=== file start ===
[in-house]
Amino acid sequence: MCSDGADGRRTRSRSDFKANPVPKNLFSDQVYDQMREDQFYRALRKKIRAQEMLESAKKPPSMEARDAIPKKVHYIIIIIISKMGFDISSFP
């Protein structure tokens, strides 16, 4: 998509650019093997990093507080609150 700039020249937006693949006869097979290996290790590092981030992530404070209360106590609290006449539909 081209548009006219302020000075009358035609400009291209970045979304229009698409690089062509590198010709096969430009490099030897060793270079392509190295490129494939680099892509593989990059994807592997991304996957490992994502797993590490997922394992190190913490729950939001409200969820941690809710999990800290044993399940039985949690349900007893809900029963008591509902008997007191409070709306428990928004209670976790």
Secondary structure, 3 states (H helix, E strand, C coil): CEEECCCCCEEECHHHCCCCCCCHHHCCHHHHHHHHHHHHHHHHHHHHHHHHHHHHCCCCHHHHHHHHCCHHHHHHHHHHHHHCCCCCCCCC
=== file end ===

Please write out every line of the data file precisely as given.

[in-house]
Amino acid sequence: MCSDGADGRRTRSRSDFKANPVPKNLFSDQVYDQMREDQFYRALRKKIRAQEMLESAKKPPSMEARDAIPKKVHYIIIIIISKMGFDISSFP
């Protein structure tokens, strides 16, 4: 998509650019093997990093507080609150 700039020249937006693949006869097979290996290790590092981030992530404070209360106590609290006449539909 081209548009006219302020000075009358035609400009291209970045979304229009698409690089062509590198010709096969430009490099030897060793270079392509190295490129494939680099892509593989990059994807592997991304996957490992994502797993590490997922394992190190913490729950939001409200969820941690809710999990800290044993399940039985949690349900007893809900029963008591509902008997007191409070709306428990928004209670976790």
Secondary structure, 3 states (H helix, E strand, C coil): CEEECCCCCEEECHHHCCCCCCCHHHCCHHHHHHHHHHHHHHHHHHHHHHHHHHHHCCCCHHHHHHHHCCHHHHHHHHHHHHHCCCCCCCCC